love with a young lady of distinction, he
disguised himself in a female habit, la
order to get access to her ami enjoy the
pleasure of her comp iny. As he hap
pened to be one day iu this disguise with
his mistress ami her female companions.
celebrating on the seashore the rites of
Ceres Eleusina, a gang of pirates came
upon them by surprise and earned them
it It off. The pirates, having conveyed
them to a distant island, got drunk for
joy, and fell asleep. Hymen seized his
opportunity, armed the virgins, and uis-
patched the pirates; after which, leaving
the ladies on the island, he went in haste
to Athens, where he told his adventures
to all the parents, and demanded her he
loved iu marriage as her ransom. His
request was granted, and so fortunate was
the marriage that the name of Hymen
was ever afterward invoked iu all future
nuptials, ami in progress of time the
Greeks enrolled him among their gods.
HoiiBtES. A hobby is apt to be an
expensive palfrey. It sometimes costs
piu-s of money to groom and run him,
ami he seldom wins purses and cups
enough to pay for his keep and entrance
fees. Nevertheless, as man, iu the ab
sence of some special object to en'a"c
his thoughts, is almost sure to get "iiito
mischief, it is better for him to push
ahead on any sort of a hobby that is ut
vicious, thau to lounge through life in a
slipshod, desultory way, without defi
nite aim or purpose. No matter what
other praiseworthy hobbies a man may
have, he should make conscience the
prime favorite of his moral stud. Give
it the rein freely; never curb it or check
it; but go with it iu whatsoever direction
its diviue instinct would guide you, and
over every .Hill of Difficulty, through
every Slough of Despond, shall take
you safely to the "narrow house"
which snail seem to you as the House
Beautiful at your journey end.
Treatment of a Friend. If you
have a friend who loves you, and who has
studied your interest and happiness, be
sure to sustain him in adversity. Let
him feel that his former kindness is ap
preciated, and that hi love was not
The Sick Room.
When there is a sick person in the
house the rest of the family should be
careful to retire early at night, and to
avoid all noise and confusion as much as
possible. No more people should be in
a sick room, when the patient is weak
and nervous, than is absolutely necessary
to take care of him or her. It injures a
sick person very materially to use his
mom tor the common suungroom, wuere
all sorts of things are talked over and
tliscussed, and newspapers are read until
late in the evening. Even if the patient
is not sleepy he may become so by kec
ing iHfrfwtly quiet and giving his nerves a
chance to become composed.
Remarks on an invalid'- diet, dispar
aging it, should be avoided. Don't say,
"I know I could not eat such stuff,"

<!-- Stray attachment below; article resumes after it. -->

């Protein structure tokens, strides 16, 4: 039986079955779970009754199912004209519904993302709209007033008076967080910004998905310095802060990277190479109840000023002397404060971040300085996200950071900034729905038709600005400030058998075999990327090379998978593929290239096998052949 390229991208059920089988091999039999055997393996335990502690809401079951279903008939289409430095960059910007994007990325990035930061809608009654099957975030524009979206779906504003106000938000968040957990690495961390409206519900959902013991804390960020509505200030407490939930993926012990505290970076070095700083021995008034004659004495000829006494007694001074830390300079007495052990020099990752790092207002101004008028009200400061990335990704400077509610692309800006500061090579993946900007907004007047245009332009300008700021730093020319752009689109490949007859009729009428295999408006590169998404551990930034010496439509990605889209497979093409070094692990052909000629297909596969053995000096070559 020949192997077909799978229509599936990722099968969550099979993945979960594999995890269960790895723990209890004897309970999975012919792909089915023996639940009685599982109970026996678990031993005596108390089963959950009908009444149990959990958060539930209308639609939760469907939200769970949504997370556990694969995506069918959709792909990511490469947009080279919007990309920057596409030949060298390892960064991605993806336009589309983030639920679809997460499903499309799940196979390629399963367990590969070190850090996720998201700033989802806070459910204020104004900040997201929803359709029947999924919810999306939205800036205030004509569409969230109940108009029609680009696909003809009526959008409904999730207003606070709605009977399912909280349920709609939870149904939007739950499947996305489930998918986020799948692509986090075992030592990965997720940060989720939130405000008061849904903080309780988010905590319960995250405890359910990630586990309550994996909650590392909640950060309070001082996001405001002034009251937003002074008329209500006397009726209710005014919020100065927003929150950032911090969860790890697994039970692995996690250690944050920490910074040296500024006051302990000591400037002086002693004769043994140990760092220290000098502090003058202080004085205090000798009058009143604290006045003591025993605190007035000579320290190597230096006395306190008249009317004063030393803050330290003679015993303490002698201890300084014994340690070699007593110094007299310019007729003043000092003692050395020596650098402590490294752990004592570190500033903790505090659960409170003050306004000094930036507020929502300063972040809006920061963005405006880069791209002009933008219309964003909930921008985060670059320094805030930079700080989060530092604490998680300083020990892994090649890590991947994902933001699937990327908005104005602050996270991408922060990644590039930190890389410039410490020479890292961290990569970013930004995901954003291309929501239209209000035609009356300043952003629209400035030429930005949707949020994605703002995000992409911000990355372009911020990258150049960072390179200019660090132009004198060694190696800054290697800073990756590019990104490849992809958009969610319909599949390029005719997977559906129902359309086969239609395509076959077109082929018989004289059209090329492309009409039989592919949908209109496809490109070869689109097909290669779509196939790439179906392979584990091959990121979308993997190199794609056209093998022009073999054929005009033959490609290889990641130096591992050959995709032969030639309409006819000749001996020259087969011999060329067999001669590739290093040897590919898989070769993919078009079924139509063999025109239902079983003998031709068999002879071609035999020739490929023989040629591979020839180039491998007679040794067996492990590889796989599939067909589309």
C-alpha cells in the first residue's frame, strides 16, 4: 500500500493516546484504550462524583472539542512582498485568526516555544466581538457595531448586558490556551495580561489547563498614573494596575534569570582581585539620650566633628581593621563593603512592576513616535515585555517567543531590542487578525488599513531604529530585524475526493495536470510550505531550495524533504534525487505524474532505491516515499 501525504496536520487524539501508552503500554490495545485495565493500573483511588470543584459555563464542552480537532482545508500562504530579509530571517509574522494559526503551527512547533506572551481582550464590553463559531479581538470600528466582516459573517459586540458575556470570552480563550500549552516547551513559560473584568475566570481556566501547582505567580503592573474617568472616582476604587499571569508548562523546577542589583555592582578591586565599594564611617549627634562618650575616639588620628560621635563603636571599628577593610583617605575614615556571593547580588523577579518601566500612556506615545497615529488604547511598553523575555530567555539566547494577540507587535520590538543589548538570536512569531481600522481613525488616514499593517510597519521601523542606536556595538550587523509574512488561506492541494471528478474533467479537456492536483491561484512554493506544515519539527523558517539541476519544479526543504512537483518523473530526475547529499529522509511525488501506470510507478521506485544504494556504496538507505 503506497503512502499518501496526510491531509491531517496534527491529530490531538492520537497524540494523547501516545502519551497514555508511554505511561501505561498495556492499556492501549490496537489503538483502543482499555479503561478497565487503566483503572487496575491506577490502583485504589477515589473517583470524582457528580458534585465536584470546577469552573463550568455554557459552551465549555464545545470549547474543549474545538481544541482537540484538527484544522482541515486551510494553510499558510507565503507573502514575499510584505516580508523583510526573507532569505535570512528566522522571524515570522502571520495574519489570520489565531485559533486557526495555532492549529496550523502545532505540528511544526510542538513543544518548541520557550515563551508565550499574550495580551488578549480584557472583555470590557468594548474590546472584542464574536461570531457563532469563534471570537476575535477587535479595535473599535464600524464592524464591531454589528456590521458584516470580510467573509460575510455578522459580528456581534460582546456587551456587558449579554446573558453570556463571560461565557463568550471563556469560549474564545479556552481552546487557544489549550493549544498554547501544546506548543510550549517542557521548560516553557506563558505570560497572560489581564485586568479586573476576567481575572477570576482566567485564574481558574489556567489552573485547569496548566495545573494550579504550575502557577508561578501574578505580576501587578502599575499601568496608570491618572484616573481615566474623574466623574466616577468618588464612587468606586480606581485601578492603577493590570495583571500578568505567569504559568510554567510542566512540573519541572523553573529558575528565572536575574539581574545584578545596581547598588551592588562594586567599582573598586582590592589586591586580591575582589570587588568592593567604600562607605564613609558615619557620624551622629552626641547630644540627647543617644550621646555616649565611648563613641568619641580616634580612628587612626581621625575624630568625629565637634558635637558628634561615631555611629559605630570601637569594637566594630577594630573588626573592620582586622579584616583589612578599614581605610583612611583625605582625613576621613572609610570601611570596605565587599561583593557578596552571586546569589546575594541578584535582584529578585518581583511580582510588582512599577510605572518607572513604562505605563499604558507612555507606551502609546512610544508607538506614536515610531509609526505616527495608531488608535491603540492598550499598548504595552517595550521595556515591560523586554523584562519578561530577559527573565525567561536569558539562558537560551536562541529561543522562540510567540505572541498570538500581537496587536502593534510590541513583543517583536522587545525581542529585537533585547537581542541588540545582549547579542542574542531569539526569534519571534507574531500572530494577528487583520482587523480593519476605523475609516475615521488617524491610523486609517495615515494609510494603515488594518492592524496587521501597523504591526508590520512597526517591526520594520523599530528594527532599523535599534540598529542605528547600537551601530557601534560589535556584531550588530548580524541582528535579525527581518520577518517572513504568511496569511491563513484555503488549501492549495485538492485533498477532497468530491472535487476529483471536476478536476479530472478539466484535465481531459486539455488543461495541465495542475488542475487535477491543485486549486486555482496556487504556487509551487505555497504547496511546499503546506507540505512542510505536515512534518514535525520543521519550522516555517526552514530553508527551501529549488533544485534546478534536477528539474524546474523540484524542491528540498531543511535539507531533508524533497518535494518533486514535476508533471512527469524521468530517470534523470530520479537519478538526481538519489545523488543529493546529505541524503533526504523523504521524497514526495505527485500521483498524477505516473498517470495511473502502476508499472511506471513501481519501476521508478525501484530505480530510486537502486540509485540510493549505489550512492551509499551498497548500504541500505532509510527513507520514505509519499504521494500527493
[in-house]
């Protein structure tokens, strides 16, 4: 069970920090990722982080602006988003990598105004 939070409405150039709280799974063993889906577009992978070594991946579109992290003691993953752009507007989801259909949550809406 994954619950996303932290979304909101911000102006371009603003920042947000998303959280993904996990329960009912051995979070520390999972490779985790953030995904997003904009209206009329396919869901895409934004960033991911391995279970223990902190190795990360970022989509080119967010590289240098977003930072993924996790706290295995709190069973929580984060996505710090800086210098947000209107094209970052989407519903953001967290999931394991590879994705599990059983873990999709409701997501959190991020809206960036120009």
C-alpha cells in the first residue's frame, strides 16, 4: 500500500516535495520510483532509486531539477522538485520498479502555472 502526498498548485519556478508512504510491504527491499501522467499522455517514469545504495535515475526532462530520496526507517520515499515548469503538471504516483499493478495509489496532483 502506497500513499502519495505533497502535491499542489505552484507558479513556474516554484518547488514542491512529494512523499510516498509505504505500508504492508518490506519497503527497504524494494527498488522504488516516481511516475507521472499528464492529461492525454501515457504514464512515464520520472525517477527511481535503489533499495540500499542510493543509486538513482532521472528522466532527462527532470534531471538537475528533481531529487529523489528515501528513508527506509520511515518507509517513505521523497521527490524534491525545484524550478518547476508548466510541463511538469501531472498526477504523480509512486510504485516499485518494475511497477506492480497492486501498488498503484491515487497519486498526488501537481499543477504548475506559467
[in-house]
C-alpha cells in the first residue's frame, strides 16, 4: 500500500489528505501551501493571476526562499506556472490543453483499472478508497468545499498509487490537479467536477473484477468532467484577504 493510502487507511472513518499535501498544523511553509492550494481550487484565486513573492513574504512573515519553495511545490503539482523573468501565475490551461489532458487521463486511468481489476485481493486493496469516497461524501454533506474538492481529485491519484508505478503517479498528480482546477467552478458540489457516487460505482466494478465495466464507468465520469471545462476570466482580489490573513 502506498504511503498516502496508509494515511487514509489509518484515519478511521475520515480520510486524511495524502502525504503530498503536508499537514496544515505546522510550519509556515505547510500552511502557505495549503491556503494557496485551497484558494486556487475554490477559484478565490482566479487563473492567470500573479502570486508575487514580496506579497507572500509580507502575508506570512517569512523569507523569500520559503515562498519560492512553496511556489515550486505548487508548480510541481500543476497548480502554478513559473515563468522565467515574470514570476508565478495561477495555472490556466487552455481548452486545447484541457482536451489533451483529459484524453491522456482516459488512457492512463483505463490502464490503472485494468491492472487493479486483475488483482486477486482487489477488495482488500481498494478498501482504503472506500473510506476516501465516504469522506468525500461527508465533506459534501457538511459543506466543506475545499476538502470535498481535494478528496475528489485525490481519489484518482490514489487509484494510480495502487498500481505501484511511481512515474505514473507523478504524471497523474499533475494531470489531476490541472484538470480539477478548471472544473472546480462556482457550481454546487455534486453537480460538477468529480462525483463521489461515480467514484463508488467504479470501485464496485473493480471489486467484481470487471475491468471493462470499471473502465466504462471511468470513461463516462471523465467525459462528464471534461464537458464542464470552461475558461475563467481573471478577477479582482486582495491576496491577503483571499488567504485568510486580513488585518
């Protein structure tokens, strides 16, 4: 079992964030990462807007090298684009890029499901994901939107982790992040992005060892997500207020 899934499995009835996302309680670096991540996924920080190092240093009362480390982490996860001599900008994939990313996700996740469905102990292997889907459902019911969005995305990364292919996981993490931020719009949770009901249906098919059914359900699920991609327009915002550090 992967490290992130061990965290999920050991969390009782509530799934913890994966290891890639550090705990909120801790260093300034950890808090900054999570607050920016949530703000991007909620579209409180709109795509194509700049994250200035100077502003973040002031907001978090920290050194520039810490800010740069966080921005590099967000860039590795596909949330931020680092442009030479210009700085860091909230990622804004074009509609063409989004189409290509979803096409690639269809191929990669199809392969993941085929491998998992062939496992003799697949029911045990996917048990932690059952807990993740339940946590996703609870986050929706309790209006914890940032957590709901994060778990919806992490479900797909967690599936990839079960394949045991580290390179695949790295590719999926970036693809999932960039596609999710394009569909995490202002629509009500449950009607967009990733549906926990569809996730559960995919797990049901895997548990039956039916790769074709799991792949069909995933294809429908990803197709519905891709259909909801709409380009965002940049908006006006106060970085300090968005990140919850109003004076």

"Bah! such dish-washy victuals!' or any
such remarks. If the patient's appetite
is gtd and he eats a great deal, and
some diseases demand it, do not seem to
notice it. When people are sick and ner
vous it is easy to plague and annoy them.
All dis agreeable topics should therefore
be carefully avoided. Doors should not
be slammed nor stoves rattled. Heavy
walking, loud noises, or too sudden antl
startling movements are very injurious.
Respect their wishes, when it can do
them 110 injury ; an easy mind is as gtiod
as medicine. Often, if patients are given
what they wish it will do them a great
deal of gotnl. The appetite craves what
the system needs. Sometimes, of course,
it woultl not do, but as a general rule it
is a good plan. I have known cases
where ihi patient cr..T.d old water, and
whin given it would work wonders,
doing great good. It used to be con
sidered dangerous to give any one milk
when he had a fever, but now it is rec
ommended. A Perfect IIstess.
The art of entertaining comnanv suc
cessfully is well worth cultivating, aud
should engross much of the attention of
The i)leaures of society depend more
upon females than others.
Gentlemen exoect to be entertained:
children are out of the question, antl.
therefore, it rests up on women wnai so
ciety should le.
The pleasure of an evening's enter
tainment, therefore, is graduated by the
capacity of the hostess to interest her
visitor in eacli oilier, aim dihkc ineni
for-ret their own identity, or to Imj lost in
the effort to make every one at ease.
That is the great secret of true en
Some ladies will enter aurawing-rtnim
or a social circle, where every person's
neighbor appears like an icelierg. and the
iitmosohere is chilly and constrained.
and by their genial nature and well-timed
playfulness, throw sunshine ami warmtii
all over the room, till all commingle in
that easy vet dignified cordiality that ever
characterizes true gentility.
As a buly aptly expressed it, the host
ess is the key-note, and upon tier depends
the concord of sweet sounds aud their
lour truly elegant woman is naiurauy
an excellent hostess, ami contrives to sur
round her guests with her own "atmos
Beep Fillets with Vegetables.
Cut some rump-steak in slices half an